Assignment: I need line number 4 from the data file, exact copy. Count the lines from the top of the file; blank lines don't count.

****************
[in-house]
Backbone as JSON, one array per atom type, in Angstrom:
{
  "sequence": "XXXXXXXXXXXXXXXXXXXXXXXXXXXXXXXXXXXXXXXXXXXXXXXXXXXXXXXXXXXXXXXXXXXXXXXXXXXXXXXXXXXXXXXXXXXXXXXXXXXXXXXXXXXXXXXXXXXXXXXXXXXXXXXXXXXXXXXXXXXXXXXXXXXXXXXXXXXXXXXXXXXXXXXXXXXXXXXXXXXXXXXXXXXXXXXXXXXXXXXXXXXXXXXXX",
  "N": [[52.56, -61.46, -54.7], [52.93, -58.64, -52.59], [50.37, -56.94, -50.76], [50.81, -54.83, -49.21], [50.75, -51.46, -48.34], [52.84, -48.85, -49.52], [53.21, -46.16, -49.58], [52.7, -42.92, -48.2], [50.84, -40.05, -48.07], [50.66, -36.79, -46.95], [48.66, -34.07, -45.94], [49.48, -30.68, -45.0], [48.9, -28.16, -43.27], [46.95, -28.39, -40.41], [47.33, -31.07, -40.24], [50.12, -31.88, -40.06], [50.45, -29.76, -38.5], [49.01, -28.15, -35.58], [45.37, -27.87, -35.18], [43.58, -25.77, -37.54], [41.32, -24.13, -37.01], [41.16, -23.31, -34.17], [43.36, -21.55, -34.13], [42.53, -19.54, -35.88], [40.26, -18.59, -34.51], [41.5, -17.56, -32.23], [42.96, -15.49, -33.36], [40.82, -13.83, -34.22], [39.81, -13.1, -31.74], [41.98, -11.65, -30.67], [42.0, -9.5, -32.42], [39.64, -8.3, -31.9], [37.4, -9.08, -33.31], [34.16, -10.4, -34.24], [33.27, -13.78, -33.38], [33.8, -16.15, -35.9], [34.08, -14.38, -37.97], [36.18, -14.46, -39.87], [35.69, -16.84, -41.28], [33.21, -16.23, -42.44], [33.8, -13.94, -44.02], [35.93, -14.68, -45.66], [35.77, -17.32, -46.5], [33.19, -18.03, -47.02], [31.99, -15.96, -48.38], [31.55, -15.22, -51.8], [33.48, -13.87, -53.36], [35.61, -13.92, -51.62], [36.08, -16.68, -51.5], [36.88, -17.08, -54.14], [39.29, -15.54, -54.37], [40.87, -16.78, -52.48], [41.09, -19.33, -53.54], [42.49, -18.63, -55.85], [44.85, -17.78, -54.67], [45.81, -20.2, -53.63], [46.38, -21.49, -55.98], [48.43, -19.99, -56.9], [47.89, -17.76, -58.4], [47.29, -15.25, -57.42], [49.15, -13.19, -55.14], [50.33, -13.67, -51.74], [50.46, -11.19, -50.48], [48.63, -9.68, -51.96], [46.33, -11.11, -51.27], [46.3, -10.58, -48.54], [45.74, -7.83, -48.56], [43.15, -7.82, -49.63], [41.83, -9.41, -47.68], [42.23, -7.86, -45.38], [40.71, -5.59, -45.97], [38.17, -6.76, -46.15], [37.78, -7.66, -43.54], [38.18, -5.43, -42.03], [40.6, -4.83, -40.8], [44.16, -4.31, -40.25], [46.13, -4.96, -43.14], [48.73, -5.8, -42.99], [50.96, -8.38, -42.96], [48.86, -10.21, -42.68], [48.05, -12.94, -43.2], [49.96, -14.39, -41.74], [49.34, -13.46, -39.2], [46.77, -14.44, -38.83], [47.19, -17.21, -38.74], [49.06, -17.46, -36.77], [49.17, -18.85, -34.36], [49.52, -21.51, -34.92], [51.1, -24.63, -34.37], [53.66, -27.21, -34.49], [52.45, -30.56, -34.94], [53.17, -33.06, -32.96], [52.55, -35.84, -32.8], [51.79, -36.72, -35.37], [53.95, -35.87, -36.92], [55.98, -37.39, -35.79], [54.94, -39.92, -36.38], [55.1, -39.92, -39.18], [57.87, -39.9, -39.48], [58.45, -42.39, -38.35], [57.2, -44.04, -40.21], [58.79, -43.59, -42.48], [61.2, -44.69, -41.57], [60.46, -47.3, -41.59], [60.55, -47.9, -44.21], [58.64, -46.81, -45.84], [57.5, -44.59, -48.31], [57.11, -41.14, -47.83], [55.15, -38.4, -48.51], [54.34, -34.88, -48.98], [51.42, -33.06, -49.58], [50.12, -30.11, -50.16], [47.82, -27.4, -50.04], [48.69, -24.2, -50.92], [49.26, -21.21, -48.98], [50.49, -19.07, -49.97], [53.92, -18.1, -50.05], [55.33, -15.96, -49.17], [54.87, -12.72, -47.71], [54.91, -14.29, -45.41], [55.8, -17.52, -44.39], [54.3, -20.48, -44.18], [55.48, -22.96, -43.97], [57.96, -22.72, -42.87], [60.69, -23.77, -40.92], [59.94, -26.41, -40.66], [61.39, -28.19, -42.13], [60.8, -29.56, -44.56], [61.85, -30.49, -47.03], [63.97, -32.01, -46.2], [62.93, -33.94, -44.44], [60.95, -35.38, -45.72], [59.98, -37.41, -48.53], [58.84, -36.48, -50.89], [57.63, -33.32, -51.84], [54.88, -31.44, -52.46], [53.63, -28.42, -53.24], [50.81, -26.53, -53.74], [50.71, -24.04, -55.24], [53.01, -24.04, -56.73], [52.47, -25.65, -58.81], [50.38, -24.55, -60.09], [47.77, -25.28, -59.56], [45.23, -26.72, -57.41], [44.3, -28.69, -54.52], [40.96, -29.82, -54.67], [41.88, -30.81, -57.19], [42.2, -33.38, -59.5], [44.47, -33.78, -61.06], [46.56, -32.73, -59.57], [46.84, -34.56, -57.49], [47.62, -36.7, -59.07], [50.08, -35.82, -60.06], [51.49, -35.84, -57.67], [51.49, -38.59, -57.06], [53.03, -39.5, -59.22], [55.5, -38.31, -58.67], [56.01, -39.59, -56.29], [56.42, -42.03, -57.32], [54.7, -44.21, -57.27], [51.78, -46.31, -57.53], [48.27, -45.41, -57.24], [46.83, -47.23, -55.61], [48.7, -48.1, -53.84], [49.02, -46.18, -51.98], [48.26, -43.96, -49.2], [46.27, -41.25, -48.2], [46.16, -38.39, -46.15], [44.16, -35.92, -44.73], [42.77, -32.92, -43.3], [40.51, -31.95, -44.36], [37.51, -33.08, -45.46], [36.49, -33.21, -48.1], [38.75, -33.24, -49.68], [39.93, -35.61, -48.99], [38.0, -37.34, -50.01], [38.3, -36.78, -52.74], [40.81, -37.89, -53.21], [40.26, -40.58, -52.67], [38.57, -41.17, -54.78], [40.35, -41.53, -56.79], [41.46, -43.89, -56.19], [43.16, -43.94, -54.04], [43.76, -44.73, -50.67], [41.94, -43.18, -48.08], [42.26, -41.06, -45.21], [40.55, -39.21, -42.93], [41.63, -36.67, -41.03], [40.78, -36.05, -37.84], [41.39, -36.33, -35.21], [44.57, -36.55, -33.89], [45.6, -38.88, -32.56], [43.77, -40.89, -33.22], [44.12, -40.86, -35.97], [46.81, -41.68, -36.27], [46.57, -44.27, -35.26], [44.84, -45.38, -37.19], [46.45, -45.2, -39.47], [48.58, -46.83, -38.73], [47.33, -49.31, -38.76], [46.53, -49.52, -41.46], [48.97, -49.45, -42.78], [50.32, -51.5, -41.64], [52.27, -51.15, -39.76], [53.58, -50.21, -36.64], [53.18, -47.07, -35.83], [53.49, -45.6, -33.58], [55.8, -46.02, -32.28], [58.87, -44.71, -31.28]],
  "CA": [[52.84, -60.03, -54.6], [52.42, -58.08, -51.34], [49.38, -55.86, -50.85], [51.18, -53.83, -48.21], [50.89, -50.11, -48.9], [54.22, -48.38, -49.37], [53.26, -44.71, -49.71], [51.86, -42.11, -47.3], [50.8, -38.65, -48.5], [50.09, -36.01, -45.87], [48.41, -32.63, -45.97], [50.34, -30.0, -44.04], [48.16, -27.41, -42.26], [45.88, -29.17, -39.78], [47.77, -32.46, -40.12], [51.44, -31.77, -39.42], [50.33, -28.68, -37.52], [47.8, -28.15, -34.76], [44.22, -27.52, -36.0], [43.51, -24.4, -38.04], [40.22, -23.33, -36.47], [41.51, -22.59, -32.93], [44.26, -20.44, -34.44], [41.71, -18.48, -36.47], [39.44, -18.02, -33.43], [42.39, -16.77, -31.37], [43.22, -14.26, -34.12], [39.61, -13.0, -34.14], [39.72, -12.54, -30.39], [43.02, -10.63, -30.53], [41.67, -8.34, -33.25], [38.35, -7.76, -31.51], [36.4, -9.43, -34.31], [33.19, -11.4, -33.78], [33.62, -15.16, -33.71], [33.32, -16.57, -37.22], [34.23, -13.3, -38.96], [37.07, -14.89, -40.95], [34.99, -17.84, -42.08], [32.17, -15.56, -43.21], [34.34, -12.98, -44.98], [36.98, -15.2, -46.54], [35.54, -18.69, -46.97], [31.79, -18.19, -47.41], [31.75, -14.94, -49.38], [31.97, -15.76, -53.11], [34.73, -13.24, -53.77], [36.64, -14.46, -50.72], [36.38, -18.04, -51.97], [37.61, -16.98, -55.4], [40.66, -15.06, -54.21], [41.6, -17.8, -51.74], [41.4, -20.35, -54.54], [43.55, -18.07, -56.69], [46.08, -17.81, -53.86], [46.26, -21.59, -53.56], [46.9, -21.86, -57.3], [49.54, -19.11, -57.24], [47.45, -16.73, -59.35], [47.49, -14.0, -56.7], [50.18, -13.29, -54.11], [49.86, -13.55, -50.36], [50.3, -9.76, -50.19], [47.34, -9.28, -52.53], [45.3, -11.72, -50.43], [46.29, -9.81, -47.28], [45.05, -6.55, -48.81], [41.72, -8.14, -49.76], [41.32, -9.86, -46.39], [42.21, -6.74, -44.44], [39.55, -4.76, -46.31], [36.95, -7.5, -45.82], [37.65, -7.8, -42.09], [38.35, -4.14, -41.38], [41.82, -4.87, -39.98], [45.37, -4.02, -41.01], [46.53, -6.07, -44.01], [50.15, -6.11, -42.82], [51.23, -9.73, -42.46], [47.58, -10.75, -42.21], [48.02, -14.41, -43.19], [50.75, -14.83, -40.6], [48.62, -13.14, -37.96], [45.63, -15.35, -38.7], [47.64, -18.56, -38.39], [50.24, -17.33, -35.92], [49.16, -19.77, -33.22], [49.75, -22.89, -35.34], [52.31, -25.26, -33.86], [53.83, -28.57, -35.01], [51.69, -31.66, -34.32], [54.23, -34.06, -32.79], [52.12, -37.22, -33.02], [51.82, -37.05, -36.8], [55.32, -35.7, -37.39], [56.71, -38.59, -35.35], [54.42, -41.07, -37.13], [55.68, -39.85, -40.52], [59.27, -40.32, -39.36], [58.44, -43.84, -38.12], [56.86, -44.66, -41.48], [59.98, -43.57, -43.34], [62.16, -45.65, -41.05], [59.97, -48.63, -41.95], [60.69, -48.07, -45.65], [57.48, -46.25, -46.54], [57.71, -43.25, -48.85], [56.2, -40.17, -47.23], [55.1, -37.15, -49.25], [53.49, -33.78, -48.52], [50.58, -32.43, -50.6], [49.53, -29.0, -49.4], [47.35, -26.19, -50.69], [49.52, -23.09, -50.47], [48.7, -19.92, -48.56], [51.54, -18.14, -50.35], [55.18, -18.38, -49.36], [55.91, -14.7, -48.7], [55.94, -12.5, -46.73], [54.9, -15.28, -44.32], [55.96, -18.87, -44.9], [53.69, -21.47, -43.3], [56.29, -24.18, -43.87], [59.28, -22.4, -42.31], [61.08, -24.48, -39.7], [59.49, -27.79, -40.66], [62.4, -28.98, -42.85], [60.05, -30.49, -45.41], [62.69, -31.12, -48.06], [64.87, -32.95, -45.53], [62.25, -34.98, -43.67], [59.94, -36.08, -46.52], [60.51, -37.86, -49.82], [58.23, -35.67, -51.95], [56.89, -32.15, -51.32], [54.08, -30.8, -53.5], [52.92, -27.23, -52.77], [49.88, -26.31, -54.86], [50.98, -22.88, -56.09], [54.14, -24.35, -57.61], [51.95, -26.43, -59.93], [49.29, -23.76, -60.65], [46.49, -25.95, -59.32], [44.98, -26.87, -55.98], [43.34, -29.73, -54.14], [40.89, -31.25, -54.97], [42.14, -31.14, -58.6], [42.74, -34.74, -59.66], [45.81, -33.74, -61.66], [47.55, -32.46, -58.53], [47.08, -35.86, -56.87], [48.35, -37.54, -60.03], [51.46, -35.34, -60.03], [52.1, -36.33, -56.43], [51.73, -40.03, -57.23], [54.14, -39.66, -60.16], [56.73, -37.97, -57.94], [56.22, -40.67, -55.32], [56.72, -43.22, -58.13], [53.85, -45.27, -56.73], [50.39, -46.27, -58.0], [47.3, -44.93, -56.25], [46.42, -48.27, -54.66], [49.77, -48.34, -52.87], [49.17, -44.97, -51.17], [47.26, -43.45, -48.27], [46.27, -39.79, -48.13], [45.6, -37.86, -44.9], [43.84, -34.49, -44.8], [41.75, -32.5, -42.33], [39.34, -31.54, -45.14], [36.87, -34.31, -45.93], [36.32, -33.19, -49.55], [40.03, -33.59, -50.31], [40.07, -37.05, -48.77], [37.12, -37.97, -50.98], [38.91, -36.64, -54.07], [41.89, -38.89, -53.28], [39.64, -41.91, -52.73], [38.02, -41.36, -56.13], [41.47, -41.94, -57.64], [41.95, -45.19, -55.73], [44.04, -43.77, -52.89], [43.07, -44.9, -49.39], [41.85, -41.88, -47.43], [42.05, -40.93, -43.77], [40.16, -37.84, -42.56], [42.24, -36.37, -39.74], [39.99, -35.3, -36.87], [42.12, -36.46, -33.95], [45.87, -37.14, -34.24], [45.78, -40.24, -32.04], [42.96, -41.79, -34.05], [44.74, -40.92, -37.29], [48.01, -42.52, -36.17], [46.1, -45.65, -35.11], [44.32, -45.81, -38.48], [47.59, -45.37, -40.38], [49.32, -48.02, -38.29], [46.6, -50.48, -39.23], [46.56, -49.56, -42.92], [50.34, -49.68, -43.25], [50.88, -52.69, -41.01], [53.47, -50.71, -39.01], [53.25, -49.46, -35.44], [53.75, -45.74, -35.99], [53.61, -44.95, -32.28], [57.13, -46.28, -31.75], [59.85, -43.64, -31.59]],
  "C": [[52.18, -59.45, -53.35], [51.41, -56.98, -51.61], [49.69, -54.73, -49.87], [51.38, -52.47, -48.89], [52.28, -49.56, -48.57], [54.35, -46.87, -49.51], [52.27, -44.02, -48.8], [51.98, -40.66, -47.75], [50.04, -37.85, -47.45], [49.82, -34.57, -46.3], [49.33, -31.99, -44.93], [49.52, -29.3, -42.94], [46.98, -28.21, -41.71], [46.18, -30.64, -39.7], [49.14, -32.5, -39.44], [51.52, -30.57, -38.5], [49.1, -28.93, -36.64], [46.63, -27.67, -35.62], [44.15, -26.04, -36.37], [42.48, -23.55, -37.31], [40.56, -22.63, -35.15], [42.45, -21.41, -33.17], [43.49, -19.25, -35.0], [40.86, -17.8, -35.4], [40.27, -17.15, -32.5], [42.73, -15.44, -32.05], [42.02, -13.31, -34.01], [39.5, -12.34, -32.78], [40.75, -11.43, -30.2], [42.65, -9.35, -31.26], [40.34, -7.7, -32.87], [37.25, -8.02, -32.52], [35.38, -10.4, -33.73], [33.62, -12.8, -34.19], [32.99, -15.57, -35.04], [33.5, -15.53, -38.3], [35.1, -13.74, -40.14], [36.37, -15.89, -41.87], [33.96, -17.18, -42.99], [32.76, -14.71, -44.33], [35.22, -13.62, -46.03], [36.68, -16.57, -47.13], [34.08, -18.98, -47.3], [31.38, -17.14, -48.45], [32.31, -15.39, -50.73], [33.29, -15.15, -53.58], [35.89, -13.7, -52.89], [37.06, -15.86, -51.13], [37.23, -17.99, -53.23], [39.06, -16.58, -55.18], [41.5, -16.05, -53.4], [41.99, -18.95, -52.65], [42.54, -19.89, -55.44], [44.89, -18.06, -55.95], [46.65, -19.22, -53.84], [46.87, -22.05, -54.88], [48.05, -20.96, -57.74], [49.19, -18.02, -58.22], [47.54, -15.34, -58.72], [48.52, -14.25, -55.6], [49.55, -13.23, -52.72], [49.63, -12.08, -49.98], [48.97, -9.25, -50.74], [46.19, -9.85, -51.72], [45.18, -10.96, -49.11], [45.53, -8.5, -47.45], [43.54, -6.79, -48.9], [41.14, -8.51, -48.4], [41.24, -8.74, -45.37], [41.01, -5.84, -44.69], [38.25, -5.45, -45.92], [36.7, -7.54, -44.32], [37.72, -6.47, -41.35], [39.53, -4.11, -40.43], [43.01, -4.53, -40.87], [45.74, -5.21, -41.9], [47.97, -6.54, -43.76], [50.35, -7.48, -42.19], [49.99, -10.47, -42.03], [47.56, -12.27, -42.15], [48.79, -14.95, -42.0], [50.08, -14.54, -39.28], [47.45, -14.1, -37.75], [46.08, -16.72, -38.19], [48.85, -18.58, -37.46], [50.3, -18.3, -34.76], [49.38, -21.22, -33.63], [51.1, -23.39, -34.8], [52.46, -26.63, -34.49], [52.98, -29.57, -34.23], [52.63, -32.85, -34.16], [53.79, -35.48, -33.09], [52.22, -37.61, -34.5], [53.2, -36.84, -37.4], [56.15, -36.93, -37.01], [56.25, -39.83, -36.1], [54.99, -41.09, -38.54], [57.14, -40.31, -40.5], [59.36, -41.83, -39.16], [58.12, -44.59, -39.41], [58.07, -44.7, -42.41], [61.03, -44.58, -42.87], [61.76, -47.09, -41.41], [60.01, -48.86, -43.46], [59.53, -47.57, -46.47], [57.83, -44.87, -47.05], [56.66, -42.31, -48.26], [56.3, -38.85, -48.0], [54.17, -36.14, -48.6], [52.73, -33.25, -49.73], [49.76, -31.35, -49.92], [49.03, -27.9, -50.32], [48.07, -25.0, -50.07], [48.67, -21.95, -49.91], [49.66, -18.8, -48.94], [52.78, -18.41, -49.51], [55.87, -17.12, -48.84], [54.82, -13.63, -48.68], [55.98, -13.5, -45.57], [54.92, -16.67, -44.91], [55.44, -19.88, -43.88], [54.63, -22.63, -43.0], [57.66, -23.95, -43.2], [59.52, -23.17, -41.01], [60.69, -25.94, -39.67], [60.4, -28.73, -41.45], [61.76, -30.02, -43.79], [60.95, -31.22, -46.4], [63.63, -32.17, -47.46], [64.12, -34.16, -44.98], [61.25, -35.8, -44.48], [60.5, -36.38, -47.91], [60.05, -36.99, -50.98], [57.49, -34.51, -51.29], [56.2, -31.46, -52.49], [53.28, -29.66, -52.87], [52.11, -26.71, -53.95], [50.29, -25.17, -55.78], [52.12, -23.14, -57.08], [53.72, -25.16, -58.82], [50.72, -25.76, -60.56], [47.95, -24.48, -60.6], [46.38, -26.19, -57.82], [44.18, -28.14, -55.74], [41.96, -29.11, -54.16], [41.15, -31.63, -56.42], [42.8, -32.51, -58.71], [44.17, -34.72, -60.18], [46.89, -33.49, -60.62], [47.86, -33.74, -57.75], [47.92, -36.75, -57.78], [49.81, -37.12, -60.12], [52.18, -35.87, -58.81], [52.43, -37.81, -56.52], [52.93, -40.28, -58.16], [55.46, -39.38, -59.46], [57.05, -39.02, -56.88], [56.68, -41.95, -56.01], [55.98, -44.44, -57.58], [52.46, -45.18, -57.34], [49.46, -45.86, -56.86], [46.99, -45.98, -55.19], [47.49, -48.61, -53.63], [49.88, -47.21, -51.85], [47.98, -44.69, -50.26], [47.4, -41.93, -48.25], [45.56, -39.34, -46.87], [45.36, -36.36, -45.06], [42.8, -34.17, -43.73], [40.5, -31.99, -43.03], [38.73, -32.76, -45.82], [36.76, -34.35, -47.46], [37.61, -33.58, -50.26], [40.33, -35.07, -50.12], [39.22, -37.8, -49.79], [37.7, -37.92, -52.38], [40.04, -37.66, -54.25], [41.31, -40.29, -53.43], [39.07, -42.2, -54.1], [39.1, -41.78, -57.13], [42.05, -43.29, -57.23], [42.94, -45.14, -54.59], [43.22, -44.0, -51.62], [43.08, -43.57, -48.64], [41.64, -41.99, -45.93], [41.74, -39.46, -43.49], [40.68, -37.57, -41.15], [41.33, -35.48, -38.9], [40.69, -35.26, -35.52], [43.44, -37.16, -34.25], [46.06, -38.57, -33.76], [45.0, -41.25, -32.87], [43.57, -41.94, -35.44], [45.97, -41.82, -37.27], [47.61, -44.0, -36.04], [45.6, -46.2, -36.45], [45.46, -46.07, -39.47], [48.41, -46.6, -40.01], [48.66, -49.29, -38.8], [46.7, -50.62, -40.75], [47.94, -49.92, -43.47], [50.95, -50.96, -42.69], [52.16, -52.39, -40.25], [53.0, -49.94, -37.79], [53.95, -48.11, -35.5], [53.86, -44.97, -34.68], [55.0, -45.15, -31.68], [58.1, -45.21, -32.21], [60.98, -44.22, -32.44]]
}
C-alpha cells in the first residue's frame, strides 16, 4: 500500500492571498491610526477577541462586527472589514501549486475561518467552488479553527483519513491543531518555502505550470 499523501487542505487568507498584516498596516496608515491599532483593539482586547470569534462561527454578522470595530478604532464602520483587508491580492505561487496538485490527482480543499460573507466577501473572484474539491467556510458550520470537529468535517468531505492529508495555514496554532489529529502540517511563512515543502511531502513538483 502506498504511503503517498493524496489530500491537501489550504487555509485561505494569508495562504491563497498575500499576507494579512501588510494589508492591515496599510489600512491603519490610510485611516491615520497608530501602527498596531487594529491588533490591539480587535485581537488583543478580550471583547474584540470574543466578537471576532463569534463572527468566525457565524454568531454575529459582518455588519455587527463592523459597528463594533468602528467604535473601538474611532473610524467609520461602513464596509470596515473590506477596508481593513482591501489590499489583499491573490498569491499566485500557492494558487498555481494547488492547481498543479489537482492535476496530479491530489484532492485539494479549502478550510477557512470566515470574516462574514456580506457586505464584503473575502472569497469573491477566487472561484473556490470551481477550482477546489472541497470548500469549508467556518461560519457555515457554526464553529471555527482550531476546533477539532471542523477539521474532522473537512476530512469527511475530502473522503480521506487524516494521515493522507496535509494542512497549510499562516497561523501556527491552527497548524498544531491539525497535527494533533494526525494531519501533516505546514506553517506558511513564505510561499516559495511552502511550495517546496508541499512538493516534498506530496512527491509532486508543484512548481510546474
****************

  "sequence": "XXXXXXXXXXXXXXXXXXXXXXXXXXXXXXXXXXXXXXXXXXXXXXXXXXXXXXXXXXXXXXXXXXXXXXXXXXXXXXXXXXXXXXXXXXXXXXXXXXXXXXXXXXXXXXXXXXXXXXXXXXXXXXXXXXXXXXXXXXXXXXXXXXXXXXXXXXXXXXXXXXXXXXXXXXXXXXXXXXXXXXXXXXXXXXXXXXXXXXXXXXXXXXXXX",